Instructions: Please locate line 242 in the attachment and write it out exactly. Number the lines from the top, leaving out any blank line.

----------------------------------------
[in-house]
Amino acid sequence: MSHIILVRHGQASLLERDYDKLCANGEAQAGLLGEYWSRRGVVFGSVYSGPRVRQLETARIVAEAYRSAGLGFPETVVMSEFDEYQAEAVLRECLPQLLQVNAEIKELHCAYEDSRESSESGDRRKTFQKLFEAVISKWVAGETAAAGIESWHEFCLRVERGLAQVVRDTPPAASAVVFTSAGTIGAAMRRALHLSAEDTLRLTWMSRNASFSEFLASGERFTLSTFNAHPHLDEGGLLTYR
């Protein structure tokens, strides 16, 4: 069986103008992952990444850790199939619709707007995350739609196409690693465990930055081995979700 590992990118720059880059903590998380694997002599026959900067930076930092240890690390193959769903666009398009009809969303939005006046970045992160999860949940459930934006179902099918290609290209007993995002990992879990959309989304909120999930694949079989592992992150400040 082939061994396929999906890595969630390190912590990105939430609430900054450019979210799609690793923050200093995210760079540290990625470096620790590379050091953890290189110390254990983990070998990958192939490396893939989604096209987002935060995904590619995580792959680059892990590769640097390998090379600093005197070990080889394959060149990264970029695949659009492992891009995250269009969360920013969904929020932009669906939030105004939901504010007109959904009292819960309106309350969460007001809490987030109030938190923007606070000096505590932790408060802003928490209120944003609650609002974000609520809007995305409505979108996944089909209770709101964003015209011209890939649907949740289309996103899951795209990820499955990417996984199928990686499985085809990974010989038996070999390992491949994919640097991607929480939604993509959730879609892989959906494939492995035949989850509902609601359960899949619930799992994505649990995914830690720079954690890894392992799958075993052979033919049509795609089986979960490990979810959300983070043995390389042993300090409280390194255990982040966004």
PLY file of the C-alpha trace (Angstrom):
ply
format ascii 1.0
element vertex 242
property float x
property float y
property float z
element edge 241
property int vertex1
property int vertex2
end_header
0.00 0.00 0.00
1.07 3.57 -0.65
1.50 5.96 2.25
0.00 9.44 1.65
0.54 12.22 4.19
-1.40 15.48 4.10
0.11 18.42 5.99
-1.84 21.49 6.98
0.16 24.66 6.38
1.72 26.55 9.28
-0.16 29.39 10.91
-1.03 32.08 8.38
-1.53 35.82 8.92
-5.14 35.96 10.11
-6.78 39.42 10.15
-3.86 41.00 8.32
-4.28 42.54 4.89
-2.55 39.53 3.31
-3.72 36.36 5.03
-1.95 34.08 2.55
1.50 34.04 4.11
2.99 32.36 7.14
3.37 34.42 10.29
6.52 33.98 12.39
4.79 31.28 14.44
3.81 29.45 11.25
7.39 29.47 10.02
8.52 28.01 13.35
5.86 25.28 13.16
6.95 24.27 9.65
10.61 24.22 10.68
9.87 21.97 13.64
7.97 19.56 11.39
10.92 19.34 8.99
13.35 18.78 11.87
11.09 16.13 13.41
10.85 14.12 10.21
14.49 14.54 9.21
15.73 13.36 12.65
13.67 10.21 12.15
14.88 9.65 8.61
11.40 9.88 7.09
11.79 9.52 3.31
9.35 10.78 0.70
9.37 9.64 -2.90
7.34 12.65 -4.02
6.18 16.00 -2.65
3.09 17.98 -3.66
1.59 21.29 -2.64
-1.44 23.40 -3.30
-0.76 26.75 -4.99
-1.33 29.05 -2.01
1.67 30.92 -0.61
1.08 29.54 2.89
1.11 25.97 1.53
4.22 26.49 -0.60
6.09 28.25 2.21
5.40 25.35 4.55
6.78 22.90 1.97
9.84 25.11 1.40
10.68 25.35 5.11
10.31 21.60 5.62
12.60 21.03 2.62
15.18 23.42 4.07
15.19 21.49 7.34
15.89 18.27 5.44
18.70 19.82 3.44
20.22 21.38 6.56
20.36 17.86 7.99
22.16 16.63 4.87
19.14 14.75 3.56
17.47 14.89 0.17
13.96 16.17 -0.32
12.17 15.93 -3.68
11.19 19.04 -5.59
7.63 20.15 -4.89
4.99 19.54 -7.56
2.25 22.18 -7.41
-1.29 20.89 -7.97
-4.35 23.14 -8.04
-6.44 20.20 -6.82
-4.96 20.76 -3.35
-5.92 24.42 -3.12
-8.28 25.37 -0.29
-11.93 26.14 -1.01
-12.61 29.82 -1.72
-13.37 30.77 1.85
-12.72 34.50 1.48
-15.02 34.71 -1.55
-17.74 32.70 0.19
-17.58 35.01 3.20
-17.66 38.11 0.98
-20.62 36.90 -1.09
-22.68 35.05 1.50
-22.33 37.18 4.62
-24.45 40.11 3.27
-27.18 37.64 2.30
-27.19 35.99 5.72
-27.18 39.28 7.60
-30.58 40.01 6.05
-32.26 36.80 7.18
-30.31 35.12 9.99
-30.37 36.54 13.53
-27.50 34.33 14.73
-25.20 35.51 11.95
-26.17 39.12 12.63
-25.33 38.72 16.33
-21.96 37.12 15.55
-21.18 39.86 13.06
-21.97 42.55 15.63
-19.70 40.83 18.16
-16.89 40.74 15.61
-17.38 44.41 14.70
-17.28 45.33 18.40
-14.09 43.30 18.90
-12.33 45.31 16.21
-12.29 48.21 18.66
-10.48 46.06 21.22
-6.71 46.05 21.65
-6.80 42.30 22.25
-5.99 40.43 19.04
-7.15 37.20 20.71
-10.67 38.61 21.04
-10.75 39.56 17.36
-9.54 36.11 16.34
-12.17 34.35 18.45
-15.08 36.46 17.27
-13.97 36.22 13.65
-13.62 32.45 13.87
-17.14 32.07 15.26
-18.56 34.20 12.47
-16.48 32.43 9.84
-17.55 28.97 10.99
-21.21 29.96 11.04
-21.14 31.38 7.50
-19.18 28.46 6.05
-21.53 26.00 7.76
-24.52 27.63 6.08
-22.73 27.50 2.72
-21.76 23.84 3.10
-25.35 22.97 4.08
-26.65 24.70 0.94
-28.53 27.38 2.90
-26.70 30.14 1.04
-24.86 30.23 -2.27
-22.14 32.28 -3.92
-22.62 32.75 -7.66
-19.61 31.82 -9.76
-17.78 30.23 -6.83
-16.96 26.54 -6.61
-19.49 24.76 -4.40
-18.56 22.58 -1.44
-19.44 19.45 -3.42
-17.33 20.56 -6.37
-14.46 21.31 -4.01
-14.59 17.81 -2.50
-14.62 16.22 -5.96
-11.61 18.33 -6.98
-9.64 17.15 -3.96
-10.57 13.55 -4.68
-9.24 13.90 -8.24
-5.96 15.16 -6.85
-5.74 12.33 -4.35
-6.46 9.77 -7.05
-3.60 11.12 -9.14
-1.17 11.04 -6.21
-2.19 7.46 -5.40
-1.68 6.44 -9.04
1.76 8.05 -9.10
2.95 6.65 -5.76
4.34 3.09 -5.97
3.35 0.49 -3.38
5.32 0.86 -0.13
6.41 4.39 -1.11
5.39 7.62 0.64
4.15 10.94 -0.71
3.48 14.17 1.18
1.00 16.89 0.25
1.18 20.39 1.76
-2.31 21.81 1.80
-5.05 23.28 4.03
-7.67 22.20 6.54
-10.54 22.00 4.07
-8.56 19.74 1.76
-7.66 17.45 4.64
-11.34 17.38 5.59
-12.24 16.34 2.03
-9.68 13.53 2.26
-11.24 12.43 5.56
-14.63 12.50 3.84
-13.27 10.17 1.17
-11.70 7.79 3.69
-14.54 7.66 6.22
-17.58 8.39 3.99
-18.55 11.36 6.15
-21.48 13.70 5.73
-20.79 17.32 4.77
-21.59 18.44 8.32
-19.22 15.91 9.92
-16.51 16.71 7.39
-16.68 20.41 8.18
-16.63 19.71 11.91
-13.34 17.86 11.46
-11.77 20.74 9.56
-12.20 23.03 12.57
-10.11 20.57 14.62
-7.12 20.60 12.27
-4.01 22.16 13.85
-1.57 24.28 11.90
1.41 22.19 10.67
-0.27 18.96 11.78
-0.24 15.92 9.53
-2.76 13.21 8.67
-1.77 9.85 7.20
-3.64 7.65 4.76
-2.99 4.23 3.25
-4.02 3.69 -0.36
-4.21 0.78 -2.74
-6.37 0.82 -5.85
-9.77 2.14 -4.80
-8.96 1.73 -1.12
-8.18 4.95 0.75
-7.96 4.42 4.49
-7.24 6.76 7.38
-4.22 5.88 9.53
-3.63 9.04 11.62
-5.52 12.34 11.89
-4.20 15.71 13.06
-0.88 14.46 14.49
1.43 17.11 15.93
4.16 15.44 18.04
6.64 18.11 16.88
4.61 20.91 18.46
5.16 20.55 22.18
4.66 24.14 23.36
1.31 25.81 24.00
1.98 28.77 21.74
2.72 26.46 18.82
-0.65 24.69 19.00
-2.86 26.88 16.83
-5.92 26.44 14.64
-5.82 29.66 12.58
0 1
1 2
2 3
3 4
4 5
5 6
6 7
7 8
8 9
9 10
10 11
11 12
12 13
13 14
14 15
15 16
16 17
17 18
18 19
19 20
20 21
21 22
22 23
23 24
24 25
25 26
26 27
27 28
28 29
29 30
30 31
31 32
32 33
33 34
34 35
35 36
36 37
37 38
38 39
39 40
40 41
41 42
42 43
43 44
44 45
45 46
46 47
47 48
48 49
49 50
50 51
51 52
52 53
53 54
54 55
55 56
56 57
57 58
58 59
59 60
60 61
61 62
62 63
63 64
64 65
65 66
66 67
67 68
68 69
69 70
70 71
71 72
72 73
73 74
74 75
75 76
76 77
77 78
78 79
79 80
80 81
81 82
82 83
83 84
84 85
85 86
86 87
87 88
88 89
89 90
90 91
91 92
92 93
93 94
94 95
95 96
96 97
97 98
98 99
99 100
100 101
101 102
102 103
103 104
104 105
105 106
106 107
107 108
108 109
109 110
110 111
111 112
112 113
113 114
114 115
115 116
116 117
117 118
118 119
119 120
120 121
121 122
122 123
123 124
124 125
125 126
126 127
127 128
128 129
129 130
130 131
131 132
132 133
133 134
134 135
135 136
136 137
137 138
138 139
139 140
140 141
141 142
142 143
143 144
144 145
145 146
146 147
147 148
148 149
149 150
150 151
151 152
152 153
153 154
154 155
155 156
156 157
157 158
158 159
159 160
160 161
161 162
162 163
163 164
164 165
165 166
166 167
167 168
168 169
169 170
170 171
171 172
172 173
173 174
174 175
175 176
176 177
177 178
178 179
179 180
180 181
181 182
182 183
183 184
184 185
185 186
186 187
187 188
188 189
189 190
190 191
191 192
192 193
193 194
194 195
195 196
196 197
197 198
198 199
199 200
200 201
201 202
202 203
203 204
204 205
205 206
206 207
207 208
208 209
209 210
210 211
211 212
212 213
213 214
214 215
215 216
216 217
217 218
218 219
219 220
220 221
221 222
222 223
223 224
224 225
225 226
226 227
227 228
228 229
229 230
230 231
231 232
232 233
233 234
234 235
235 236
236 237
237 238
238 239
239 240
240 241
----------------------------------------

-4.20 15.71 13.06